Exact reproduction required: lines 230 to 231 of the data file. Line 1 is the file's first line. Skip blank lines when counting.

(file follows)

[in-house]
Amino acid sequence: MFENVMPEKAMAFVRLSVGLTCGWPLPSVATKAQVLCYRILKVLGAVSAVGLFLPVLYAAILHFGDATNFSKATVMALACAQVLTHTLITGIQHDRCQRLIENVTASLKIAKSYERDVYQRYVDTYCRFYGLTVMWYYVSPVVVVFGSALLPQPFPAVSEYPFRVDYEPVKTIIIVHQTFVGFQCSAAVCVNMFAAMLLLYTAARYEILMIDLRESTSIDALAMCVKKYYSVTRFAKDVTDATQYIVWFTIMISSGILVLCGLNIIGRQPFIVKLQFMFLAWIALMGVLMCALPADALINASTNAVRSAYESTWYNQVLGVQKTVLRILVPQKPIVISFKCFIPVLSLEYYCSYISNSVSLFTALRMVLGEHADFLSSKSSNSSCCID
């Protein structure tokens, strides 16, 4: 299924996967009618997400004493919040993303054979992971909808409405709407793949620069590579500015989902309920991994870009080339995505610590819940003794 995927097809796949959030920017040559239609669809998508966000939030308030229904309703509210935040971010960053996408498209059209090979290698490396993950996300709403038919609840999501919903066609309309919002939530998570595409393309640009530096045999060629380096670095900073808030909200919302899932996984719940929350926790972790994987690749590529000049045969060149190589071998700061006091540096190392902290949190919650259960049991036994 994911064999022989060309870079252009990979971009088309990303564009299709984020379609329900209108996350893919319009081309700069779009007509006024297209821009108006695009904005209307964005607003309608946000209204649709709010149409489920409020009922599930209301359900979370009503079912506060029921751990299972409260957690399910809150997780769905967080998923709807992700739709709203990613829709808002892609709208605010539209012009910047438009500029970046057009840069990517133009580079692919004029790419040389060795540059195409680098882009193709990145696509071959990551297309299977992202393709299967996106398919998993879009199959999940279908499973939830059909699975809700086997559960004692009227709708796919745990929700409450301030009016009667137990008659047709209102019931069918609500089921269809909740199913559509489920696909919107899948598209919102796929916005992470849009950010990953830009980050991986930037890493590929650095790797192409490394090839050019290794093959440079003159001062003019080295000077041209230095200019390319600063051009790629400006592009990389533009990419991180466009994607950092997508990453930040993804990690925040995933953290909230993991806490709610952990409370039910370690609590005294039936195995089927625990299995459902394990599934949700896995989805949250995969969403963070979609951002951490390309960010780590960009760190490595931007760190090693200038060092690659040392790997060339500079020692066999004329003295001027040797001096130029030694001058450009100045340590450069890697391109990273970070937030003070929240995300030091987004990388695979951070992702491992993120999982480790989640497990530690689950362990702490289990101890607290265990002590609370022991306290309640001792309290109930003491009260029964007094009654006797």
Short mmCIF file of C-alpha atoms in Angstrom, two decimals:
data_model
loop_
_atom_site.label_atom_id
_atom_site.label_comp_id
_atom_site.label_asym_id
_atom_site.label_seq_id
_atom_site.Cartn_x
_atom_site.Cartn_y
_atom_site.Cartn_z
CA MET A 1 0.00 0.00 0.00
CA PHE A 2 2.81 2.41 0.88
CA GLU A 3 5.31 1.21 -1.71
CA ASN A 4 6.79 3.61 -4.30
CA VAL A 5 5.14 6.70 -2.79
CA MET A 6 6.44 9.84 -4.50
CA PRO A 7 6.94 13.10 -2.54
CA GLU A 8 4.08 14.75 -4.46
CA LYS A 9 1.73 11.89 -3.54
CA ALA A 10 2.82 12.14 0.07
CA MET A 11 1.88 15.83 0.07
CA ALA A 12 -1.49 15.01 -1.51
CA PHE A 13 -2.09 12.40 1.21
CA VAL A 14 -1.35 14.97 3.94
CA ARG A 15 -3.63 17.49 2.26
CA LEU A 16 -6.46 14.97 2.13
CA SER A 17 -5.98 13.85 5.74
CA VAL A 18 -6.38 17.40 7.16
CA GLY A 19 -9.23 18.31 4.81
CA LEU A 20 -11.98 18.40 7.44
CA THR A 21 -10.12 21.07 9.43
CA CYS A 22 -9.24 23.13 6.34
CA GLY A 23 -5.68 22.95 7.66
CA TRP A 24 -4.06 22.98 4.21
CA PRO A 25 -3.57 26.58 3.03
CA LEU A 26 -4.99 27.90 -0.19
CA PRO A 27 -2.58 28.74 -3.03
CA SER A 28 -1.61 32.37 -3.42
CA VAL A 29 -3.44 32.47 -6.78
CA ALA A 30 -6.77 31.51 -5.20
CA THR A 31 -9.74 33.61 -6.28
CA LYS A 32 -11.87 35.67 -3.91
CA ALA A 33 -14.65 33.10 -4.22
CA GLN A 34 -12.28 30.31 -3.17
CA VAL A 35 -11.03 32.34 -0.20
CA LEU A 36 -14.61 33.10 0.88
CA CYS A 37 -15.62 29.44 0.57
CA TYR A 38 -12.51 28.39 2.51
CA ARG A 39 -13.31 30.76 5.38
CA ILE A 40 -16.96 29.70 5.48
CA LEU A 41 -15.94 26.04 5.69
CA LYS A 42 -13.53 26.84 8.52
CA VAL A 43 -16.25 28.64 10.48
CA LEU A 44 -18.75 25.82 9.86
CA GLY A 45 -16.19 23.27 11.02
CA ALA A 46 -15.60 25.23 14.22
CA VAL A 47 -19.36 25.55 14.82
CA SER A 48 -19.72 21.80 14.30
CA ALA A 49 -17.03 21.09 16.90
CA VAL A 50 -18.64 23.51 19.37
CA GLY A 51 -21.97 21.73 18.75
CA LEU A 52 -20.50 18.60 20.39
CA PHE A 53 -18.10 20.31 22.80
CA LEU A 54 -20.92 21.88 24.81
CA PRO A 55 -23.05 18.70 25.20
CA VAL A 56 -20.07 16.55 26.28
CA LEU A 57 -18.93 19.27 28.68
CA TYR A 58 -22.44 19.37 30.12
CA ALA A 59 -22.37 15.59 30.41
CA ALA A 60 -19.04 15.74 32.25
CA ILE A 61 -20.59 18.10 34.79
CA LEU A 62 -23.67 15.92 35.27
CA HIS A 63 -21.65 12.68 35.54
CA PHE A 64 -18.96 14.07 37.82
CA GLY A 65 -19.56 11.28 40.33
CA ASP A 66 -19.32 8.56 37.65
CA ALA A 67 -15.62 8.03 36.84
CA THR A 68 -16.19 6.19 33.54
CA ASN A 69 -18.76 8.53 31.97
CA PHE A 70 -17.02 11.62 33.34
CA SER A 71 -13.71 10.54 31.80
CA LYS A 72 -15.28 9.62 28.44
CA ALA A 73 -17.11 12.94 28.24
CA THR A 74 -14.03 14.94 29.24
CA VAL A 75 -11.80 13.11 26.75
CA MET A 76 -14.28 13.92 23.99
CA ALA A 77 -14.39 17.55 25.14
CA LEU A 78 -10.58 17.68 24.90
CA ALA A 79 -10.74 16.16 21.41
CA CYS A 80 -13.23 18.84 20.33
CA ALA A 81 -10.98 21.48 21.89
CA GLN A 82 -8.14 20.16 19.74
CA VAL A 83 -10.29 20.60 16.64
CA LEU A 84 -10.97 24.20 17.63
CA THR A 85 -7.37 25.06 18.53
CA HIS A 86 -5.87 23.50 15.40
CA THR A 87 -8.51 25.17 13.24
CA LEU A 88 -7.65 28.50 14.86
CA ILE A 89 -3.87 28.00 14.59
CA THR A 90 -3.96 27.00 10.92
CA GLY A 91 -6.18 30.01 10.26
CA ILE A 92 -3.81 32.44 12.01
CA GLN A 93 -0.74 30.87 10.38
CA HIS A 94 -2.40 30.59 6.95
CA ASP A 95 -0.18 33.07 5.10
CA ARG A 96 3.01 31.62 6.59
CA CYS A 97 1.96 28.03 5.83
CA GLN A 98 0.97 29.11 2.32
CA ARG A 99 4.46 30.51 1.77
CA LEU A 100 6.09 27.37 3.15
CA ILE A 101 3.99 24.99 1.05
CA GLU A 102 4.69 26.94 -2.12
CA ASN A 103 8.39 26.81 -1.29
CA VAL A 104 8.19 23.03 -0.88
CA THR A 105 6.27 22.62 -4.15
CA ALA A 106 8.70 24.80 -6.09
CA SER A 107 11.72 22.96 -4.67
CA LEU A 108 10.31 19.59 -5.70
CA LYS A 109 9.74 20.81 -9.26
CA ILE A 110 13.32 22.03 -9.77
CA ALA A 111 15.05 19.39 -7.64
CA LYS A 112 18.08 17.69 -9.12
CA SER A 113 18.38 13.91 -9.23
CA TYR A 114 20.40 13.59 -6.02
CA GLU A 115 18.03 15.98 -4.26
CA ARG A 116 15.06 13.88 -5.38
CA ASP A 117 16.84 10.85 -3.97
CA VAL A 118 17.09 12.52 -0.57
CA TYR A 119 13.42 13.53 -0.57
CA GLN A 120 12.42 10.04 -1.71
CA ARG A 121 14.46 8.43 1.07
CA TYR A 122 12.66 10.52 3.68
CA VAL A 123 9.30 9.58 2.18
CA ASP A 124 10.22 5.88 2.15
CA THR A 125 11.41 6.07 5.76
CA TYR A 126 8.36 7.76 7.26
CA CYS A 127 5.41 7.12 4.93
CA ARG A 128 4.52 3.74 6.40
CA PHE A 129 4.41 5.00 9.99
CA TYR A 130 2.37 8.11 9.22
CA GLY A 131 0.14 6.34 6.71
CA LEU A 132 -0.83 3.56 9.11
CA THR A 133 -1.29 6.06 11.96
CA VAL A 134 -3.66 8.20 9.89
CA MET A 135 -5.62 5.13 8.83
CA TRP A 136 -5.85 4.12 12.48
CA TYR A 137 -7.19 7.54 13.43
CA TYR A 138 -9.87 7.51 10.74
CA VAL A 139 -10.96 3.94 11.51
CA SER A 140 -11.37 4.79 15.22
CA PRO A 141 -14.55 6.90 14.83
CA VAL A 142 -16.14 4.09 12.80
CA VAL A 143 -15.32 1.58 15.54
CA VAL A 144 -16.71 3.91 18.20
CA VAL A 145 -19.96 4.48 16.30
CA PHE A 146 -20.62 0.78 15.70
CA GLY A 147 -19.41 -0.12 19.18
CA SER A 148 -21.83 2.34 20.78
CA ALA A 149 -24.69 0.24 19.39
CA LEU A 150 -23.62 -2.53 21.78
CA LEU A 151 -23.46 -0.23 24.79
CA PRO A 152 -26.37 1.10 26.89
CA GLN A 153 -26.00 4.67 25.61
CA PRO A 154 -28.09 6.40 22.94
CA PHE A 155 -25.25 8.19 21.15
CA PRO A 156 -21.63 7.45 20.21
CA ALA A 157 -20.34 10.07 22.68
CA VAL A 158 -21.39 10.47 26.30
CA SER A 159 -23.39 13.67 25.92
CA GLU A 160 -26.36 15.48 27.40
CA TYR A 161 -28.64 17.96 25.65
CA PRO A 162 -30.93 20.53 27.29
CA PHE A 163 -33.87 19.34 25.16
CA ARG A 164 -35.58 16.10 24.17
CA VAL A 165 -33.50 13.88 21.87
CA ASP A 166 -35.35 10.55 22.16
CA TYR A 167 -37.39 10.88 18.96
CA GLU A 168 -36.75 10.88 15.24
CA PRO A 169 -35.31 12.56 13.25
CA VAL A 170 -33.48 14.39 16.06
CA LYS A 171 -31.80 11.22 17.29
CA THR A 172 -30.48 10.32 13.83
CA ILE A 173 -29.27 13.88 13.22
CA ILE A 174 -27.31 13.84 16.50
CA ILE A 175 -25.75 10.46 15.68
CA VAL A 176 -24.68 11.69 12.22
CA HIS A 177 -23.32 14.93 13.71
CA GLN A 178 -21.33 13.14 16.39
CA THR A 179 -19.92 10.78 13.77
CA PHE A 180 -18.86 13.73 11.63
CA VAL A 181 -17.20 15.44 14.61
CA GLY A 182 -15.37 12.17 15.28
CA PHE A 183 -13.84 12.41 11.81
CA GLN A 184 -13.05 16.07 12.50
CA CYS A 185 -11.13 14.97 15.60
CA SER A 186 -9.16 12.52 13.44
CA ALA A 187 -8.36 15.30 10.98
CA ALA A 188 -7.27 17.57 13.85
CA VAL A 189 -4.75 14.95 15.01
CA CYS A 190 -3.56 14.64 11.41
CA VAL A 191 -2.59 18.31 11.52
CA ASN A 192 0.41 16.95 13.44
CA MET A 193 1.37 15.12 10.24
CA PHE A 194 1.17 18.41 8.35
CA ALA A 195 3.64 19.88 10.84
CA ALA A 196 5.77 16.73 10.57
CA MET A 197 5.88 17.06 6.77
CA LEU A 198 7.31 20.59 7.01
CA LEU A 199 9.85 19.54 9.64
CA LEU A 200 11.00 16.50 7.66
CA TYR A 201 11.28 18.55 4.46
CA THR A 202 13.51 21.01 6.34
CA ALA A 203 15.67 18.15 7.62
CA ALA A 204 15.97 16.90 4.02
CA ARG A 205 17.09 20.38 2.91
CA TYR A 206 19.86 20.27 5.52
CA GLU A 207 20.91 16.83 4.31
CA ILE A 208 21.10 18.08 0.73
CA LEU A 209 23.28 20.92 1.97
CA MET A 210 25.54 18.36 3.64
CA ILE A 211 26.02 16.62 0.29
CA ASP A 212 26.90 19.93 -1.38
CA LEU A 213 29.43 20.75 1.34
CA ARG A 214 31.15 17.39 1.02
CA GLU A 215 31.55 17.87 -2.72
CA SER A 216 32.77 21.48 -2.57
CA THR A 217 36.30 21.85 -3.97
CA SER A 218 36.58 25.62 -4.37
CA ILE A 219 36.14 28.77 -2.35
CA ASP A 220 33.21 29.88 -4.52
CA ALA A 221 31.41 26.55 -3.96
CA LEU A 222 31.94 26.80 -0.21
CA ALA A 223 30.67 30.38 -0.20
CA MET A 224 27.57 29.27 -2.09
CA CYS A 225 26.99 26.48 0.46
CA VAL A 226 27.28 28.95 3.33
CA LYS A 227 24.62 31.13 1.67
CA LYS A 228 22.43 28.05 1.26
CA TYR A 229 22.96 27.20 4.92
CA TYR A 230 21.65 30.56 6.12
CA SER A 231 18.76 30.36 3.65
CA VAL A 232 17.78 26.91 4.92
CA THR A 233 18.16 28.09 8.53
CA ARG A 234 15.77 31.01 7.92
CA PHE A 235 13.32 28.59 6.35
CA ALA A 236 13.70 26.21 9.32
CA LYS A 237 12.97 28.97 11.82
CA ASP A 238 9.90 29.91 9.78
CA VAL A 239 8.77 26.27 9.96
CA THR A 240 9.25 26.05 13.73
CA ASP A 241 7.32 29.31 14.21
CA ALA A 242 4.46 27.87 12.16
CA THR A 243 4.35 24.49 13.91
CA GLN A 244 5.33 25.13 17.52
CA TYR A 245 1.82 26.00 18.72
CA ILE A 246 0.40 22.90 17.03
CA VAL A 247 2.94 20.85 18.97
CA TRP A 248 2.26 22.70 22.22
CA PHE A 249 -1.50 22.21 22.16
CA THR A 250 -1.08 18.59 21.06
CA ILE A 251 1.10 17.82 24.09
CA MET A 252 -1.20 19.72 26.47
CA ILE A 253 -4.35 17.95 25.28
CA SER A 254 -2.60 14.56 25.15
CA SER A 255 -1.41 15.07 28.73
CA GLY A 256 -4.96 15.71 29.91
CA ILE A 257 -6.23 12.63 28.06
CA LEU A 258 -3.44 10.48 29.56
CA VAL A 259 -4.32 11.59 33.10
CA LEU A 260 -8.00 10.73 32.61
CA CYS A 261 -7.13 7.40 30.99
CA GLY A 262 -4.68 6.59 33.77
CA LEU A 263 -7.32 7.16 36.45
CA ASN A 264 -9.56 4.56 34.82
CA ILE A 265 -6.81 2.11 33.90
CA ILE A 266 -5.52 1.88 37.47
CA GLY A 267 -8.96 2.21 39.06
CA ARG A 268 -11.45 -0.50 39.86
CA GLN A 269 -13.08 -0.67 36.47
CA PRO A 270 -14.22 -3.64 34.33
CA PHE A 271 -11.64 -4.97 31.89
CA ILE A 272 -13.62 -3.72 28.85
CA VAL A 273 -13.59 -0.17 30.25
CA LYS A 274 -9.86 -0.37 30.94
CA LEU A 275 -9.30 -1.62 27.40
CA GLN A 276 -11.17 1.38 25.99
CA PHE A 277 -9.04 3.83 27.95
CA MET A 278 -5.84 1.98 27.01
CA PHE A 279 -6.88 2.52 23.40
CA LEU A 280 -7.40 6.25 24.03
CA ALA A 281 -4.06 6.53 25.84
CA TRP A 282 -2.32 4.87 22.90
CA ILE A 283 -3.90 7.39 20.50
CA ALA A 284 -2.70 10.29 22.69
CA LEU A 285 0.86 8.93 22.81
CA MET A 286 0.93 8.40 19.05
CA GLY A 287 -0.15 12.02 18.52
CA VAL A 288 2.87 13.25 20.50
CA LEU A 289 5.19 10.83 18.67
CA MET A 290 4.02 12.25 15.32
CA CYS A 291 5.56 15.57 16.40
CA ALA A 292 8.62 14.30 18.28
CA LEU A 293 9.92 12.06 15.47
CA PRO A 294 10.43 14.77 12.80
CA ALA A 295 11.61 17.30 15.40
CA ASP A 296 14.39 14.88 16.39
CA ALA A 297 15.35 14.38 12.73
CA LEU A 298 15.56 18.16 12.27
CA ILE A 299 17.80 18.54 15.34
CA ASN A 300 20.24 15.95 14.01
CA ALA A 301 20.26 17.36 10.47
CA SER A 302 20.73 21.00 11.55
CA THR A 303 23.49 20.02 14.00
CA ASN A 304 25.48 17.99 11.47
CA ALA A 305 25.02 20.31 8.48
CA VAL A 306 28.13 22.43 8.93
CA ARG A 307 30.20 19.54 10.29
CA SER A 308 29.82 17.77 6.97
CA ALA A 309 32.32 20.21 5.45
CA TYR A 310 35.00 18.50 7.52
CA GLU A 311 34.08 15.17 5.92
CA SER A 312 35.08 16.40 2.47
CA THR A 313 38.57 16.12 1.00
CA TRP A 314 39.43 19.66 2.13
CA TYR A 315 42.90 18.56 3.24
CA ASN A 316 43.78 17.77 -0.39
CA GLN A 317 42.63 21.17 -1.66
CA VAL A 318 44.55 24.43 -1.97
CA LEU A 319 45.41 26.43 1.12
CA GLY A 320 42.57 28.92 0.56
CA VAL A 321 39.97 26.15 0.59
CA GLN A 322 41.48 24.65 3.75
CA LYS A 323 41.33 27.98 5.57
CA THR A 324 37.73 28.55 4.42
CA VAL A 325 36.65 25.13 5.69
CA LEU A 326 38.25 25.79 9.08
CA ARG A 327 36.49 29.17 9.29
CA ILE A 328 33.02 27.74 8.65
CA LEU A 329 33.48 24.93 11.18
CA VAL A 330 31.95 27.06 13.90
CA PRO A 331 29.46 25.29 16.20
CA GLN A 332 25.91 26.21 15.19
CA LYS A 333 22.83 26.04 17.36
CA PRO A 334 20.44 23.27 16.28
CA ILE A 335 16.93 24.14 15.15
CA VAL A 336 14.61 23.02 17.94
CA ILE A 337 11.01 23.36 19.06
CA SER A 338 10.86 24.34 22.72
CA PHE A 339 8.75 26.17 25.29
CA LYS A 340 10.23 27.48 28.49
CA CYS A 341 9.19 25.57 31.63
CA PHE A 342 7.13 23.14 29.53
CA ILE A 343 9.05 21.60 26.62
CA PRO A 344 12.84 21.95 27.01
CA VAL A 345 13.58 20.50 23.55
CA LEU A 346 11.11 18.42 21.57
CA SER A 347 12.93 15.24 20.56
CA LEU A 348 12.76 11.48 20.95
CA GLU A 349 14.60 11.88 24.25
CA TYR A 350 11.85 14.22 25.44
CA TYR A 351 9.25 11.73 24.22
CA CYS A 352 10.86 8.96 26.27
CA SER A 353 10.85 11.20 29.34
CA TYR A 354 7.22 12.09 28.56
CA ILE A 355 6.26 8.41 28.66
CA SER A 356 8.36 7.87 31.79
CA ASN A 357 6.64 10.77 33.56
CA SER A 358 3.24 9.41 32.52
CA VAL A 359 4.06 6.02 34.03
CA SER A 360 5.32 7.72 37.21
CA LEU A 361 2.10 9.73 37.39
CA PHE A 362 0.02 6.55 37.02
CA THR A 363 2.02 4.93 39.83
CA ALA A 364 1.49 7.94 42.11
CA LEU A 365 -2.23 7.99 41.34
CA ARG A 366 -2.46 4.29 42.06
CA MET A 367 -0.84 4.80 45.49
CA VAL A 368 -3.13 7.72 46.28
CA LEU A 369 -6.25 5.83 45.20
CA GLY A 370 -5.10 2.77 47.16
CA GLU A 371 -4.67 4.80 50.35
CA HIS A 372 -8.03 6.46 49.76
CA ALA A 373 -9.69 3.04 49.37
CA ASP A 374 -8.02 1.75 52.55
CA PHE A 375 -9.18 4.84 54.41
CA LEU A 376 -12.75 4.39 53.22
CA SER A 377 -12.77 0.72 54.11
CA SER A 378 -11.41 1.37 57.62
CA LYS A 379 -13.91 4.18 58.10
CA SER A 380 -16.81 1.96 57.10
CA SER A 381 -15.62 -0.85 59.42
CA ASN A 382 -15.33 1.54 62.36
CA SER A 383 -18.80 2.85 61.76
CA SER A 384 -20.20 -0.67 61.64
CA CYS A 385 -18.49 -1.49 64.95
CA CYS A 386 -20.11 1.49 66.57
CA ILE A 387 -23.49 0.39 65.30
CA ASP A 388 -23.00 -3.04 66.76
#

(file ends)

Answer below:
CA THR A 217 36.30 21.85 -3.97
CA SER A 218 36.58 25.62 -4.37